chapter
Antipsychotics
Pages 12

Warn patients of this additive effect. Consider increasing the dose of levodopa. Consider changing the formulation to a sublingual nitrate spray

ANTIPSYCHOTICS ALCOHOL Risk of excessive sedation Additive effect Warn patients of this effect, and advise them to drink alcohol only in moderation

ANTIPSYCHOTICS ANAESTHETICS – GENERAL Risk of hypotension Additive effect Monitor BP closely, especially during induction of anaesthesia

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NERVOUS SYSTEM DRUGS ANTIPSYCHOTICS

dol 2. Risk of agranulocytosis when azaproprazone given with clozapine

1. Unknown 2. Unknown 1. Avoid co-administration 2. Avoid co-administration

ANTIPSYCHOTICS OPIOIDS Risk of ≠ respiratory depression, sedation and ↓ BP. This effect seems to be particularly marked with clozapine

Additive effects Warn patients of these effects. Monitor BP closely. Titrate doses carefully

ANTIPSYCHOTICS TRAMADOL ≠ risk of fits Additive effects Consider using an alternative analgesic PHENOTHIAZINES, SULPIRIDE

ANTACIDS ↓ levels of these antipsychotics ↓ absorption Separate doses by 2 hours (in the case of sulpiride, give sulpiride 2 hours after but not before the antacid)

ANTIPSYCHOTICS ANTIARRHYTHMICS

ANTIPSYCHOTICS ADENOSINE Risk of ventricular arrhythmias, particularly torsades de pointes, with phenothiazines and pimozide. There is also a theoretical risk of Q-T prolongation with atypical antipsychotics

All of these drugs prolong the Q-T interval

Avoid co-administration of phenothiazines, amisulpride, pimozide or sertindole with adenosine. Monitor the ECG closely when adenosine is co-administered with atypical antipsychotics

AMISULPRIDE, PHENOTHIAZINES, PIMOZIDE, SERTINDOLE

FLECAINIDE Risk of arrhythmias Additive effect. Also, haloperidol and thioridazine inhibit CYP2D6mediated metabolism of flecainide

Avoid co-administration

ANTIPSYCHOTICS ANTIBIOTICS ➣ Q-T-prolonging drugs, above

ARIPIPRAZOLE, CLOZAPINE, HALOPERIDOL

RIFABUTIN, RIFAMPICIN ↓ levels of these antipsychotics ≠ metabolism Watch for poor response to these antipsychotics; consider increasing the dose

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Additive effect Avoid co-administration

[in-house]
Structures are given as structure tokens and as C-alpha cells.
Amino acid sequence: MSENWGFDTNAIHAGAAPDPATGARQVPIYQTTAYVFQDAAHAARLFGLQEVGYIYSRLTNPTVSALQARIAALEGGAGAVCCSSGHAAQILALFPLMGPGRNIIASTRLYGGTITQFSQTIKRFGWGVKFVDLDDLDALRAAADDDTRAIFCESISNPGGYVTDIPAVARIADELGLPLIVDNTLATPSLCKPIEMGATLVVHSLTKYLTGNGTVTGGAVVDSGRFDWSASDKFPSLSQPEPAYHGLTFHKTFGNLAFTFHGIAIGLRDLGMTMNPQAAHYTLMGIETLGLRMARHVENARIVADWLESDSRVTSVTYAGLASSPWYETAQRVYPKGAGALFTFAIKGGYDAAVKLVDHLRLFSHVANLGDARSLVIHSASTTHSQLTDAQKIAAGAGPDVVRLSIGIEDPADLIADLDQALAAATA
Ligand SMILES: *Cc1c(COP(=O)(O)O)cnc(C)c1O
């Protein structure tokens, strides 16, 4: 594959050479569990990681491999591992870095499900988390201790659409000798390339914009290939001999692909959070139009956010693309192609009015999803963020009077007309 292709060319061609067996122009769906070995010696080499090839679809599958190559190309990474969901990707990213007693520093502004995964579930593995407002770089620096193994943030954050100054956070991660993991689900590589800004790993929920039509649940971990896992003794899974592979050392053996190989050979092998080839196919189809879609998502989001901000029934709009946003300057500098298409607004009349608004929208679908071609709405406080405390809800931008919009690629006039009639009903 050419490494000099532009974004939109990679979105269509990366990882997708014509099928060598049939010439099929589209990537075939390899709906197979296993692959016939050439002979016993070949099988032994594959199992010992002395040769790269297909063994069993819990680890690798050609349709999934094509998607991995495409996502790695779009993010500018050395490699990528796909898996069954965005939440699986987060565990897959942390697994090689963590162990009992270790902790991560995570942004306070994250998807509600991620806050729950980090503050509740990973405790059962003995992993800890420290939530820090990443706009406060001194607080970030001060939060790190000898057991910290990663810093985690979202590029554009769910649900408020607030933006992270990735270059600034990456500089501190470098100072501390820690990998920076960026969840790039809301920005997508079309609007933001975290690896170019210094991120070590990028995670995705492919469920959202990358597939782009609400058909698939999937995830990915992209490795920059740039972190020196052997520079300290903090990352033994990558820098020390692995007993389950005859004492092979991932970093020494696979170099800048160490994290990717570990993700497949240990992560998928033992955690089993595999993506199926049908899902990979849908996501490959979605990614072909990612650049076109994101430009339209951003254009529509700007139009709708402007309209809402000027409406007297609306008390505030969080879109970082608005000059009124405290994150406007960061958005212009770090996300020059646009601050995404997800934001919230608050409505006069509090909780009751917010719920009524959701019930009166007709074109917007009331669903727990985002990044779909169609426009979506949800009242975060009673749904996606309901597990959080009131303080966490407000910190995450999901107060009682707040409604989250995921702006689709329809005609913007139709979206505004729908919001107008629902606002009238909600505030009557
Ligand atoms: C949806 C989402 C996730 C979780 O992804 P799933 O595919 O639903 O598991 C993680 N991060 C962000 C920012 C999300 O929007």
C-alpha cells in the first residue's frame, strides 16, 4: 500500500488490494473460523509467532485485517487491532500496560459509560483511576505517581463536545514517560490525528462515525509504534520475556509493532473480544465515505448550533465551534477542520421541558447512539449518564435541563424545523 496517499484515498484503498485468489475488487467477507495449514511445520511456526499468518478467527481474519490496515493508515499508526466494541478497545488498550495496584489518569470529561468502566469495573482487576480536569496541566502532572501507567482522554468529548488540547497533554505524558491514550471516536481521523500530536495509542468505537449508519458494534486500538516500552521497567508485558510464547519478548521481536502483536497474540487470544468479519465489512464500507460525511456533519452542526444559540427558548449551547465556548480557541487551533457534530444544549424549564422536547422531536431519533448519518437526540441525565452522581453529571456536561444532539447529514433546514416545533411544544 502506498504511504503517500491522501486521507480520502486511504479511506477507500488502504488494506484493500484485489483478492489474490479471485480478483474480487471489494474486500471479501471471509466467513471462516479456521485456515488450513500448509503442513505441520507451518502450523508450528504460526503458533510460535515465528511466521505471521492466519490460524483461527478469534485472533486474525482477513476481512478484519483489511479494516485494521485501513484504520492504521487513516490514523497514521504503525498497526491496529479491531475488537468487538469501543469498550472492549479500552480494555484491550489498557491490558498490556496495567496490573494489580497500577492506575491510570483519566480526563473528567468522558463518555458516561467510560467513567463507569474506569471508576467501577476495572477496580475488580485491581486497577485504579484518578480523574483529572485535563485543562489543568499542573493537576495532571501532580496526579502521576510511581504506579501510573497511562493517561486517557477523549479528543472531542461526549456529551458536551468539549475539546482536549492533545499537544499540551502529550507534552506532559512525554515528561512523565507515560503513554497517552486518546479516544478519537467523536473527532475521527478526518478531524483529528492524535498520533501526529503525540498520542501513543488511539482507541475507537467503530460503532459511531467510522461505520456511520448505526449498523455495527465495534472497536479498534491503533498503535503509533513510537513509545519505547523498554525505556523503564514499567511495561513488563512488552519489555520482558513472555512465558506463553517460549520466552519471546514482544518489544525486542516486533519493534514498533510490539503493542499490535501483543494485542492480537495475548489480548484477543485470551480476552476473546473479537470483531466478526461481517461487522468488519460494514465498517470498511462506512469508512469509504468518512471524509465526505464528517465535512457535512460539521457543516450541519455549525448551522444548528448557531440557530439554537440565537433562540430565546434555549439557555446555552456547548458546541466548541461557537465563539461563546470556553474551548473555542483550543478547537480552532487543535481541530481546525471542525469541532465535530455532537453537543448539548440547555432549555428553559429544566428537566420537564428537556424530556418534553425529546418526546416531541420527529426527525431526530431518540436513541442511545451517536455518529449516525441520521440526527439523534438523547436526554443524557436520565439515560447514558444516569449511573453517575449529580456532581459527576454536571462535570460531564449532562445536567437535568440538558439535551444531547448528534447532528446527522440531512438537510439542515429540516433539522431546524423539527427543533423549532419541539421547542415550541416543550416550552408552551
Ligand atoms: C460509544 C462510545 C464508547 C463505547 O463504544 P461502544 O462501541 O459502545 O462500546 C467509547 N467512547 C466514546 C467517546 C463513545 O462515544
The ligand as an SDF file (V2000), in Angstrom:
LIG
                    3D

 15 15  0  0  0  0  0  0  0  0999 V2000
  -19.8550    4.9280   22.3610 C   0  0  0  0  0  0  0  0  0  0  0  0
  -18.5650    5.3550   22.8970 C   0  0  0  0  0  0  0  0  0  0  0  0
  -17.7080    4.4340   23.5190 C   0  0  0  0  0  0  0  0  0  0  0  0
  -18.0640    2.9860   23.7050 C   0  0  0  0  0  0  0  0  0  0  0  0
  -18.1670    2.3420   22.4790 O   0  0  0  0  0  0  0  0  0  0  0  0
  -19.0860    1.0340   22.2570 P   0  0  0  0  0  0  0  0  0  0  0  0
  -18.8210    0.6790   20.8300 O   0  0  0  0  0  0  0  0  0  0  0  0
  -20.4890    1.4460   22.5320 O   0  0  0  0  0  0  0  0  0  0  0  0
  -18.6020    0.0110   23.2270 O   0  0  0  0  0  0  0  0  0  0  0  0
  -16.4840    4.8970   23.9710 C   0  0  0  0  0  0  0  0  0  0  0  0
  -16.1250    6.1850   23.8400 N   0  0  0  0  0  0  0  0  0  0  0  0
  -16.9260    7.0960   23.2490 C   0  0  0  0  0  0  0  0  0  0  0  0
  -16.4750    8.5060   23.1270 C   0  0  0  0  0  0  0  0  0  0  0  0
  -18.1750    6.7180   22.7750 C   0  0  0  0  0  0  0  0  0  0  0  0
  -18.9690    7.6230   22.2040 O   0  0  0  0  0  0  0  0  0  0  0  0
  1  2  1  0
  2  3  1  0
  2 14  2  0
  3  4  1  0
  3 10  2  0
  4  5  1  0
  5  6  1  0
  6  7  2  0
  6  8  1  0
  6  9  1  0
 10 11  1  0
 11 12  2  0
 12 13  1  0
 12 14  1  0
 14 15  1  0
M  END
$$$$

CLOZAPINE, OLANZAPINE CIPROFLOXACIN ≠ clozapine levels and possibly ≠ olanzapine levels

Ciprofloxacin inhibits CYP1A2; clozapine is primarily metabolized by CYP1A2, while olanzapine is partly metabolized by it

Watch for the early features of toxicity to these antipsychotics. A ↓ in dose of clozapine and olanzapine may be required

CLOZAPINE MACROLIDES – ERYTHROMYCIN

≠ clozapine levels with risk of clozapine toxicity

Clozapine is metabolized by CYPIA2, which is moderately inhibited by erythromycin. Erythromycin is a potent inhibitor of CYP3A4, which has a minor role in the metabolism of clozapine. This may lead to ↓ clearance and therefore ≠ levels of clozapine

Cautious use advised

ANTIPSYCHOTICS ANTICANCER AND IMMUNOMODULATING DRUGS

CLOZAPINE CYTOTOXICS ≠ risk of bone marrow toxicity Additive effect Avoid co-administration CLOZAPINE, HALOPERIDOL, PERPHENAZINE, RISPERIDONE

IMATINIB Imatinib may cause ≠ plasma concentrations of these drugs with a risk of toxic effects

Inhibition of CYP2D6-mediated metabolism of these drugs

Watch for early features of toxicity of these drugs

CHLORPROMAZINE, FLUPHENAZINE

PORFIMER ≠ risk of photosensitivity reactions Attributed to additive effects Avoid exposure of skin and eyes to direct sunlight for 30 days after porfimer therapy

CLOZAPINE PROCARBAZINE, PENICILLAMINE

≠ risk of bone marrow toxicity Additive effect Avoid co-administration

FLUPENTIXOL, PIMOZIDE, ZUCLOPENTHIXOL

PROCARBAZINE Prolongation or greater intensity of sedative, hypotensive and anticholinergic effects

Additive effect Avoid co-administration

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SULPIRIDE

Uncertain Watch for development of these symptoms

SERTINDOLE LITHIUM ≠ risk of ventricular arrhythmias Uncertain Avoid concomitant use ANTIPSYCHOTICS MAOIs Additive depression of CNS ranging